The last decade has experienced unprecedented uptake of noninvasive prenatal testing (NIPT), creating significant changes in the way prenatal clinicians provide services. Through the lens of social shaping of technology, we examine the effects of the introduction of this technology on the health care system in Ontario, Canada. Using a qualitative descriptive approach, we conducted a cross-sectional study investigating clinicians' perspectives of NIPT in 2014, 2016, and 2018. Through in-depth interviews ( n = 37), we explored their perspectives on the impact of NIPT on their referral practices, workload, coordination of testing modalities, education and counseling, and elicited their views on recent expansions of the test...
August 1, 2020: Qualitative Health Research
Sara E Baumann, Pema Lhaki, Jessica G Burke
Filmmaking is a visual method that provides a unique opportunity for generating knowledge, but few studies have applied filmmaking in public health research. In this article, we introduce Collaborative Filmmaking as a public health research method, including a description of the six steps for implementation and an illustrative example from Nepal. Collaborative Filmmaking is an embodied, participatory, and visual research method in which participants are trained to create, analyze, and screen films to answer a research question...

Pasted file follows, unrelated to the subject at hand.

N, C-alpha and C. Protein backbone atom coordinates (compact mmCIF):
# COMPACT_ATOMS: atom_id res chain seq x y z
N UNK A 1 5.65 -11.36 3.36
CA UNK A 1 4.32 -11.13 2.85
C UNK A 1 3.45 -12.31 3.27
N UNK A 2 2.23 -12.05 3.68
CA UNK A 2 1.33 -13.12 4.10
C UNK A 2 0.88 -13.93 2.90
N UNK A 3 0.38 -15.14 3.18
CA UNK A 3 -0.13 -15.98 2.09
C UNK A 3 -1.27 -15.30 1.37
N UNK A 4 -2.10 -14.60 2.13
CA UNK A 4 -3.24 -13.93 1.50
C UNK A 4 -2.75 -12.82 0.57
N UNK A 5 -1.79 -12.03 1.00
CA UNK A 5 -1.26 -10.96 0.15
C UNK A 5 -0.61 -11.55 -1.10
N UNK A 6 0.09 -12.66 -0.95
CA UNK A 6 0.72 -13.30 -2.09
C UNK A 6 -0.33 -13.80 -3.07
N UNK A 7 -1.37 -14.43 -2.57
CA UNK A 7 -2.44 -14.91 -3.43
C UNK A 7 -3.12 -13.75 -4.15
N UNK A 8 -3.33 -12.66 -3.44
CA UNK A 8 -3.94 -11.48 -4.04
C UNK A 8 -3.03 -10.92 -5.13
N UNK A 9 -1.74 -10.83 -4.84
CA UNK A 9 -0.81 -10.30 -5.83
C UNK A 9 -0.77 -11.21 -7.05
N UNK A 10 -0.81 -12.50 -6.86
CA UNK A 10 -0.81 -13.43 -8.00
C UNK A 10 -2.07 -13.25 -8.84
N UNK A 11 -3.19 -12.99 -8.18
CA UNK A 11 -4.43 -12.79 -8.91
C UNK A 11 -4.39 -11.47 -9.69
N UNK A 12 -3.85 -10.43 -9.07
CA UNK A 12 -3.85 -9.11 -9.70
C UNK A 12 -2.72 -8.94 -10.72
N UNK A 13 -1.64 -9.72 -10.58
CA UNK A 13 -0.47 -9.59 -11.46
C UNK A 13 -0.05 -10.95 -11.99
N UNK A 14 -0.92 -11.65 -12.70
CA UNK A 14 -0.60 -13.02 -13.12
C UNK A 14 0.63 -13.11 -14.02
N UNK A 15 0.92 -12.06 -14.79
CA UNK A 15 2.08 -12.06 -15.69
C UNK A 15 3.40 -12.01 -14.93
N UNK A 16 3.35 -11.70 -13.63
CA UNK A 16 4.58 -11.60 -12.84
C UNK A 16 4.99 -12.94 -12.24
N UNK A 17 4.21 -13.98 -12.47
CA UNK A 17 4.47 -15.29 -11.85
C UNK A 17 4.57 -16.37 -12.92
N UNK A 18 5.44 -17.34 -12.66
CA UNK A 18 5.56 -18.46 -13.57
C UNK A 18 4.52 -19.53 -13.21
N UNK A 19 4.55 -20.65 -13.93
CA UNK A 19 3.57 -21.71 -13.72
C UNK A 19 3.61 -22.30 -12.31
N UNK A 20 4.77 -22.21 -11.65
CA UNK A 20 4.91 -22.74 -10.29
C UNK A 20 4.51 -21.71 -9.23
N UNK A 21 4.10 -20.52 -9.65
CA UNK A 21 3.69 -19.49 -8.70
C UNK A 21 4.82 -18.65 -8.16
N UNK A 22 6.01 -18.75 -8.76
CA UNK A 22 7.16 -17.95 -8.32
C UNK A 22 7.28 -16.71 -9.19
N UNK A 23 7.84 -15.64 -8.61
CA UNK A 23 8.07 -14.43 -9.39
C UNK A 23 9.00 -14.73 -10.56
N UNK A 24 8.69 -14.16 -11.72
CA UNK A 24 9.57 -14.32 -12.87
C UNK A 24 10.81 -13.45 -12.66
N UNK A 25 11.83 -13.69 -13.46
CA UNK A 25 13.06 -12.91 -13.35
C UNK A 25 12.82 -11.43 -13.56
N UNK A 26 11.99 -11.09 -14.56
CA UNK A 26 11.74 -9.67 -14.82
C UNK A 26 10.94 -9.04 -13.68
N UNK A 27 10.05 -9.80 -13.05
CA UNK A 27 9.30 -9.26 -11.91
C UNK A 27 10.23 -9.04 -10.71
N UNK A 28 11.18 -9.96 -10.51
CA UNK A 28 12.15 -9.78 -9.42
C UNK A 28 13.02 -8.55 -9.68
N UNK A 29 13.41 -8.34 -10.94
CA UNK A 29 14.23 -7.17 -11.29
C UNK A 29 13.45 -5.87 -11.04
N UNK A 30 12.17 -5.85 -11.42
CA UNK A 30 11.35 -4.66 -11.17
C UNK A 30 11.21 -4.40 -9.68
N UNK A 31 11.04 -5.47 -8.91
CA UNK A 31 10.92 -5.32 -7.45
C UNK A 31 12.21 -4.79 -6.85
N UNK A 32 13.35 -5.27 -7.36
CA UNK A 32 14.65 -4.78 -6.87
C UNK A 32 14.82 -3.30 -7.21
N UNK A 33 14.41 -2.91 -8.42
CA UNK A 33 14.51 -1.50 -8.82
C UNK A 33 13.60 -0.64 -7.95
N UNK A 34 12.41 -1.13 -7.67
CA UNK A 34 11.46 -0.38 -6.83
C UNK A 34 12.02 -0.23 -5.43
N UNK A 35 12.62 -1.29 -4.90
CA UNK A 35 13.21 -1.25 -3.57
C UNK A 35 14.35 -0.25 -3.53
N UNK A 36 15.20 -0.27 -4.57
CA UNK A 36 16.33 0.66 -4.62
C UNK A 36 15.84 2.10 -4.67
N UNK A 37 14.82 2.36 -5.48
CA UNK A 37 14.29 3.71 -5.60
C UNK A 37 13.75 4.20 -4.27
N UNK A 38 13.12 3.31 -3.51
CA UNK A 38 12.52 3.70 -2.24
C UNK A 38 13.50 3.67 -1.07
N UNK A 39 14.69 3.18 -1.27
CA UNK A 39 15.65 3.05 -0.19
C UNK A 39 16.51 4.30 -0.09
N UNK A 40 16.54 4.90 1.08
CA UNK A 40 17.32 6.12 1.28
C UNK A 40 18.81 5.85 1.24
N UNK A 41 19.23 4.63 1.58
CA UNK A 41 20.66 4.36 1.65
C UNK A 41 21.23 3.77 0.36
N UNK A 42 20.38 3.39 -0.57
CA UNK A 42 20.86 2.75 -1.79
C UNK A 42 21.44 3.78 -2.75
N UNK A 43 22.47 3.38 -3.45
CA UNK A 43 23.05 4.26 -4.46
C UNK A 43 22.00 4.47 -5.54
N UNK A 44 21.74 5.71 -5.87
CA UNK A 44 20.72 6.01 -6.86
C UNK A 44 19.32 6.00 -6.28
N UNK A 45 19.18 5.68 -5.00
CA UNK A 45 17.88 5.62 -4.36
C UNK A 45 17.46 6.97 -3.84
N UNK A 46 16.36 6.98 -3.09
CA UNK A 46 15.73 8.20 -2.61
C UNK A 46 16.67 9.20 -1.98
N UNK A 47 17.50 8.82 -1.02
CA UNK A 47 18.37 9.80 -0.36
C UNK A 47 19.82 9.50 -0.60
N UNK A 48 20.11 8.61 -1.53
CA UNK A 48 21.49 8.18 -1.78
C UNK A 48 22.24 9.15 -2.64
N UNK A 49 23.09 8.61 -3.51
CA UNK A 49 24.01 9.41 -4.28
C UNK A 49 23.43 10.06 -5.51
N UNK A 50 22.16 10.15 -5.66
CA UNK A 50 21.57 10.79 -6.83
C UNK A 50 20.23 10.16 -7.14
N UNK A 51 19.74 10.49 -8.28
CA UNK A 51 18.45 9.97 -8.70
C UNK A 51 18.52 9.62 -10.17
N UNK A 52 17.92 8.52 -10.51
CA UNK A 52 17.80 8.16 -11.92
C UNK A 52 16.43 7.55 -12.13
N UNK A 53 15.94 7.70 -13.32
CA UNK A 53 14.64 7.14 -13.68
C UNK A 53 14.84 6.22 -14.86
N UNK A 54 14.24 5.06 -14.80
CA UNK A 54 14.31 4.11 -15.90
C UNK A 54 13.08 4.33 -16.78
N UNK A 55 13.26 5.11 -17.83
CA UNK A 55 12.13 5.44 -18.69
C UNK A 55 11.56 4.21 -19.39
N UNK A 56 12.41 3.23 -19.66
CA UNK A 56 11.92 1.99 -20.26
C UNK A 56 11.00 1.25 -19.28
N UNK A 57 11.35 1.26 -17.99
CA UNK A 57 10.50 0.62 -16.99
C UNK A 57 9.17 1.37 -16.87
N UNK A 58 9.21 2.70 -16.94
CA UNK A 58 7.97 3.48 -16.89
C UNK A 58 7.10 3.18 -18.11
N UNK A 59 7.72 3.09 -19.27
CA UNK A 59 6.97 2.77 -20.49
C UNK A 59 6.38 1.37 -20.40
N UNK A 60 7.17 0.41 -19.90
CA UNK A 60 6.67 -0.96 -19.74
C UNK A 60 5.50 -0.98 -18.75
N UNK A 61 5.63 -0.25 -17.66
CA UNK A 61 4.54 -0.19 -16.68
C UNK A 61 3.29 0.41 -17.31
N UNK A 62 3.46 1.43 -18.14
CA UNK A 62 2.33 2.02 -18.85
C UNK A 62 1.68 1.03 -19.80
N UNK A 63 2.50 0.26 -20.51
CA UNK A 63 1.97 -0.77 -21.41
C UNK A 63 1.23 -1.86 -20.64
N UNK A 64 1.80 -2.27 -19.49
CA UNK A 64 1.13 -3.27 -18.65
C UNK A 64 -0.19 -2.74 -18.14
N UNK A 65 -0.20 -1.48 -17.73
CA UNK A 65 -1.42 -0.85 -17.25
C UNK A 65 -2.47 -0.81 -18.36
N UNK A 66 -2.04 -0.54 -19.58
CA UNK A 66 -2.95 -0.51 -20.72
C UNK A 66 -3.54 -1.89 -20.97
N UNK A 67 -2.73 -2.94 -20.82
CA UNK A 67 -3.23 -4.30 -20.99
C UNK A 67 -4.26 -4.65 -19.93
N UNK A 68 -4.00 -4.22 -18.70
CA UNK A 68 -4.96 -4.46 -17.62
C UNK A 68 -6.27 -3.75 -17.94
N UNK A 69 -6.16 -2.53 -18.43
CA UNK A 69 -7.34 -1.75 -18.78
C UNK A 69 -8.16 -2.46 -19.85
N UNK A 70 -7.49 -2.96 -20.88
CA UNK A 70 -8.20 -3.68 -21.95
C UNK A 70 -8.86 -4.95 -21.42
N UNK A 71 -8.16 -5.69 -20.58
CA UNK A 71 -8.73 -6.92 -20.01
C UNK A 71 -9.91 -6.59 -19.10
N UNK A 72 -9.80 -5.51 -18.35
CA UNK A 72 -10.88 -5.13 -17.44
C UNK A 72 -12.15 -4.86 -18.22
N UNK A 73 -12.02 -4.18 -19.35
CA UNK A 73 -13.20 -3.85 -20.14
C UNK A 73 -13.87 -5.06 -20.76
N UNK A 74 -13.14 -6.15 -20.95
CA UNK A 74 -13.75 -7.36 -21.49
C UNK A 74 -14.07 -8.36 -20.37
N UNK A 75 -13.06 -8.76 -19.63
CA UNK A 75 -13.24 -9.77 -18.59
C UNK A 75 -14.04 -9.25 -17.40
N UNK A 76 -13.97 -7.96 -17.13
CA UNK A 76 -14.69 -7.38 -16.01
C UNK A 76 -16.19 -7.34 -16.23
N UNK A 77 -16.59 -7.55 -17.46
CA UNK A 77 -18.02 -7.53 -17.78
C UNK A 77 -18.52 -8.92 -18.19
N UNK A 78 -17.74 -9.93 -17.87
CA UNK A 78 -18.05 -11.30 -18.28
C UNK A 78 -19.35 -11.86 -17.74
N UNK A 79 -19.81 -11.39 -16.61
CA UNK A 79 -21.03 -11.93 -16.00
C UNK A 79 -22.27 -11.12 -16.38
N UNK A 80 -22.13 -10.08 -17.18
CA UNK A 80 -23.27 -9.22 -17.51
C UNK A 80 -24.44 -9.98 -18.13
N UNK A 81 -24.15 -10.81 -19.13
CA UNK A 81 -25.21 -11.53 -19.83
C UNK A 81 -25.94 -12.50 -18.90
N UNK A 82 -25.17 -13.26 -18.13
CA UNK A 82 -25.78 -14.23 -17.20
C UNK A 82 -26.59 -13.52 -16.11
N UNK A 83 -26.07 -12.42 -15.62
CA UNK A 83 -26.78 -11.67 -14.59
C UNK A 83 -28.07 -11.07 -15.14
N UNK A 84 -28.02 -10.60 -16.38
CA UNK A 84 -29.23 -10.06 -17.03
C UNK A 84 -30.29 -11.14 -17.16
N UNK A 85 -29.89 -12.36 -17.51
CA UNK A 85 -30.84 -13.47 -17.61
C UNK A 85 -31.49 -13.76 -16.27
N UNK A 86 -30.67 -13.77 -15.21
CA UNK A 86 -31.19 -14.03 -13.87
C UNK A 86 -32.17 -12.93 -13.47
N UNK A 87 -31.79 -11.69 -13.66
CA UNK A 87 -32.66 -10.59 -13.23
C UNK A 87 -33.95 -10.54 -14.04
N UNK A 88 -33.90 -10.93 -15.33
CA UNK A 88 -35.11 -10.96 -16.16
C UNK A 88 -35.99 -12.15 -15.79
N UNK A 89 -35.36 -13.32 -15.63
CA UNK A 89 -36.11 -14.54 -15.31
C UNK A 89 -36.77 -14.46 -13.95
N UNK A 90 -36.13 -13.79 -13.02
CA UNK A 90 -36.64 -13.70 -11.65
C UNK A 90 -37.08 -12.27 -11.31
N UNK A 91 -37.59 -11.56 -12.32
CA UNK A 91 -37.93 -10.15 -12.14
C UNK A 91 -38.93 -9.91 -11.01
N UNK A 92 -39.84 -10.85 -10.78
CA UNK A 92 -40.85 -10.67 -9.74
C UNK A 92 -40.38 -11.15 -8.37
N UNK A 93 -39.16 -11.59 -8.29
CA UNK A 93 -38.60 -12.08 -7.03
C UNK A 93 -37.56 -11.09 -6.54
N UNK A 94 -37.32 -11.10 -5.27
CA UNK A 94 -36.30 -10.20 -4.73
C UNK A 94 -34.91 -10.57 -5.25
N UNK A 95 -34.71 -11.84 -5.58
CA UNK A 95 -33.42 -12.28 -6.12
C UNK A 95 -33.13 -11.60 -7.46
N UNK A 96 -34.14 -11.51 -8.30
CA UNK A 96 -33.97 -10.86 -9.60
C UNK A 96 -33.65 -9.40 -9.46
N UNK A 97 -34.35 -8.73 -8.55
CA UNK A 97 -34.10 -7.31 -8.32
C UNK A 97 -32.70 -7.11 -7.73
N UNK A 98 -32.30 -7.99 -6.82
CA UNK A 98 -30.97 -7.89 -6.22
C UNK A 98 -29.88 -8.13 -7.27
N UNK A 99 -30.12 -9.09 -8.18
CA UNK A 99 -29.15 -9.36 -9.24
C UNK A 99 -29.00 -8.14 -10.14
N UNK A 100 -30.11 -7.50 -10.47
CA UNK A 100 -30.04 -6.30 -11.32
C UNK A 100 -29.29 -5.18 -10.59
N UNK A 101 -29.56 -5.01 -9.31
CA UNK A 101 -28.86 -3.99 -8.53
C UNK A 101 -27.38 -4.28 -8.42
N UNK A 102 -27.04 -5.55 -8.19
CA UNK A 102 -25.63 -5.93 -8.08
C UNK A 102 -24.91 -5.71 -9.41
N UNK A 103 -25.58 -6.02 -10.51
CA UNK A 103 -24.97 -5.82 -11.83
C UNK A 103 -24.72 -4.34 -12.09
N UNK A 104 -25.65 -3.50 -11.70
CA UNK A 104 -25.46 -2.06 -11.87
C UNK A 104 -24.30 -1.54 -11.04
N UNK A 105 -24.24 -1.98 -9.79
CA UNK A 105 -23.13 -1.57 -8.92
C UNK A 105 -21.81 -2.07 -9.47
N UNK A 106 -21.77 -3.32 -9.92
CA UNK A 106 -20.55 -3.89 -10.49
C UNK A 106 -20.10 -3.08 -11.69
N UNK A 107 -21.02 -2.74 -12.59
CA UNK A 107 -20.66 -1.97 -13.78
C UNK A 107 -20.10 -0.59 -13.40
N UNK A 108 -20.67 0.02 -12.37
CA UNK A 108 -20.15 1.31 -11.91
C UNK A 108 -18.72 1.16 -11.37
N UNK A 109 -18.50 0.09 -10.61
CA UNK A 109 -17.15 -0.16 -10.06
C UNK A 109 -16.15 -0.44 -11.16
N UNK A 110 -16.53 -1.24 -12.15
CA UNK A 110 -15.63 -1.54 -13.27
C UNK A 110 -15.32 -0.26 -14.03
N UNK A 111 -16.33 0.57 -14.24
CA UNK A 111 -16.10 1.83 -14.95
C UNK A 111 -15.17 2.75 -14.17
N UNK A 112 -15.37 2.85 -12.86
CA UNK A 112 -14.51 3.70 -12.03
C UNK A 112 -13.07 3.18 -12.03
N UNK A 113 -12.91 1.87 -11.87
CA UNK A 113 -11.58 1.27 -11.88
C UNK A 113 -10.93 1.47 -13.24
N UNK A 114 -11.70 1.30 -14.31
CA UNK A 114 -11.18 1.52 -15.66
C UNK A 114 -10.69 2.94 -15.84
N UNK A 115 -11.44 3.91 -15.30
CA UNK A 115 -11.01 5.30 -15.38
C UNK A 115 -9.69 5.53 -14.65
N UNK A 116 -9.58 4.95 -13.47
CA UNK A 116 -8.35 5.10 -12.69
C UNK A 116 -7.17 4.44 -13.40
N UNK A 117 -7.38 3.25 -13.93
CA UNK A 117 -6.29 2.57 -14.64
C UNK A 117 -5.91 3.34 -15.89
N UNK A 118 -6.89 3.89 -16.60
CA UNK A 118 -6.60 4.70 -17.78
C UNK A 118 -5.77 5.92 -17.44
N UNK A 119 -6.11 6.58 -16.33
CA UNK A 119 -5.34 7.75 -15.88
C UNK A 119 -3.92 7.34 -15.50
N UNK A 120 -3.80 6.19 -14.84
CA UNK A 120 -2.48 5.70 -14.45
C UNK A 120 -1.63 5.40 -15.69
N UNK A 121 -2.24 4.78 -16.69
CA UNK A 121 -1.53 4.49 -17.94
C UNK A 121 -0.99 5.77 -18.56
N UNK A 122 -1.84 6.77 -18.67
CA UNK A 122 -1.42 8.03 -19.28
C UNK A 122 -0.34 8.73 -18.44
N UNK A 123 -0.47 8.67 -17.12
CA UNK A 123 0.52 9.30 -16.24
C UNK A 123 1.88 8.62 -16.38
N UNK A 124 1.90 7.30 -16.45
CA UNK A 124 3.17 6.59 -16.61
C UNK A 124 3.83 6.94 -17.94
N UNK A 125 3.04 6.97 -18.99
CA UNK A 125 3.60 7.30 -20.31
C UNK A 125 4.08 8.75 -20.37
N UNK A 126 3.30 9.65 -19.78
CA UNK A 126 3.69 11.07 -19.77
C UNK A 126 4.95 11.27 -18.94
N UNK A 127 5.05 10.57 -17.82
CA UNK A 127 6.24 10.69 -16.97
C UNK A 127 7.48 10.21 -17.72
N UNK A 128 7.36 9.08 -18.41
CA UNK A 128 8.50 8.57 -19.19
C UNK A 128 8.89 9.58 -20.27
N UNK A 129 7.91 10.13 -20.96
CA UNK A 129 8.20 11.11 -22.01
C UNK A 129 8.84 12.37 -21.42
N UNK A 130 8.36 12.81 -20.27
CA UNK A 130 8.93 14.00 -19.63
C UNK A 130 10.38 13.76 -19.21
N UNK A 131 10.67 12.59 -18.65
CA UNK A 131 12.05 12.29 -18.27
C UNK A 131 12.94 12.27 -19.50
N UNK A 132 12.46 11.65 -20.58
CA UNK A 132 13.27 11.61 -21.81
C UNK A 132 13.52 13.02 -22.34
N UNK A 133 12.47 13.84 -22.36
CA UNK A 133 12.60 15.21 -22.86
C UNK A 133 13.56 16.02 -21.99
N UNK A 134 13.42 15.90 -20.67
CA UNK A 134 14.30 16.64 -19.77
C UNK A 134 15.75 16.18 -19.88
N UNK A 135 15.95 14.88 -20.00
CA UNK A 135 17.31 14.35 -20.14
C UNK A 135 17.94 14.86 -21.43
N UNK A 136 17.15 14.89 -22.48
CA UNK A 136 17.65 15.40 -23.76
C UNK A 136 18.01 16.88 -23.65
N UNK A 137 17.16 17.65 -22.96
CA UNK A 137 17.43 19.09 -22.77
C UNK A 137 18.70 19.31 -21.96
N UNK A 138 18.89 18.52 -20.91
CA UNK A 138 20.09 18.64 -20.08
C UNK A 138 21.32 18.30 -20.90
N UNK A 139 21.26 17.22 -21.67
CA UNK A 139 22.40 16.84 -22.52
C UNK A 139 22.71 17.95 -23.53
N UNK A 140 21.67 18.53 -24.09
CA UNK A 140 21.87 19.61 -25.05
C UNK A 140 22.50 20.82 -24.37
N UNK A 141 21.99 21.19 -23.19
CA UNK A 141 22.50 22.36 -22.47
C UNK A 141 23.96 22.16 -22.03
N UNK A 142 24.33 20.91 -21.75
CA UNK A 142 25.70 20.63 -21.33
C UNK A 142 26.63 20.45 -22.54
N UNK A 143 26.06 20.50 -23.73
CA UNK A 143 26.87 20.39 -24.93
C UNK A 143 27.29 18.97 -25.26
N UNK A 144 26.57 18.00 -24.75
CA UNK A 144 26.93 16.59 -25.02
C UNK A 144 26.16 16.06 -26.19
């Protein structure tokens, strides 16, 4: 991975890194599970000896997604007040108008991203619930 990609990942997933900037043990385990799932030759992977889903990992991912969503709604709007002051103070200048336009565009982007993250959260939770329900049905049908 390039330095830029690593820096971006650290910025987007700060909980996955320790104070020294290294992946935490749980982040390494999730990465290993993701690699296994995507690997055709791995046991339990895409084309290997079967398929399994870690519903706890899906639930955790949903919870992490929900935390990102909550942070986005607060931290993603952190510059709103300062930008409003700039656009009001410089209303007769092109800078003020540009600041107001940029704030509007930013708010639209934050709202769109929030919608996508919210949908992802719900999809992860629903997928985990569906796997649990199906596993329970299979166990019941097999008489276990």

July 31, 2020: Qualitative Health Research
Yen-Ming Huang, Kristen E Pecanac, Olayinka O Shiyanbola
Medication adherence is important for diabetes management. Better knowledge of how patient factors relate to medication adherence allows us to develop more tailored interventions. We explore patients' perceptions of the barriers to and facilitators of medication adherence across different levels of health literacy. Semi-structured interviews with 23 participants with type 2 diabetes (T2D) were completed, and direct content analysis identified the facilitators of and the barriers to medication adherence through the lens of the Health Literacy Pathway model...
July 29, 2020: Qualitative Health Research
Ana M Progovac, Dharma E Cortés, Valeria Chambers, Jonathan Delman, Deborah Delman, Danny McCormick, Esther Lee, Selma De Castro, María José Sánchez Román, Natasha A Kaushal, Timothy B Creedon, Rajan A Sonik, Catherine Rodriguez Quinerly, Caryn R R Rodgers, Leslie B Adams, Ora Nakash, Afsaneh Moradi, Heba Abolaban, Tali Flomenhoft, Ruth Nabisere, Ziva Mann, Sherry Shu-Yeu Hou, Farah N Shaikh, Michael Flores, Dierdre Jordan, Nicholas J Carson, Adam C Carle, Frederick Lu, Nathaniel M Tran, Margo Moyer, Benjamin L Cook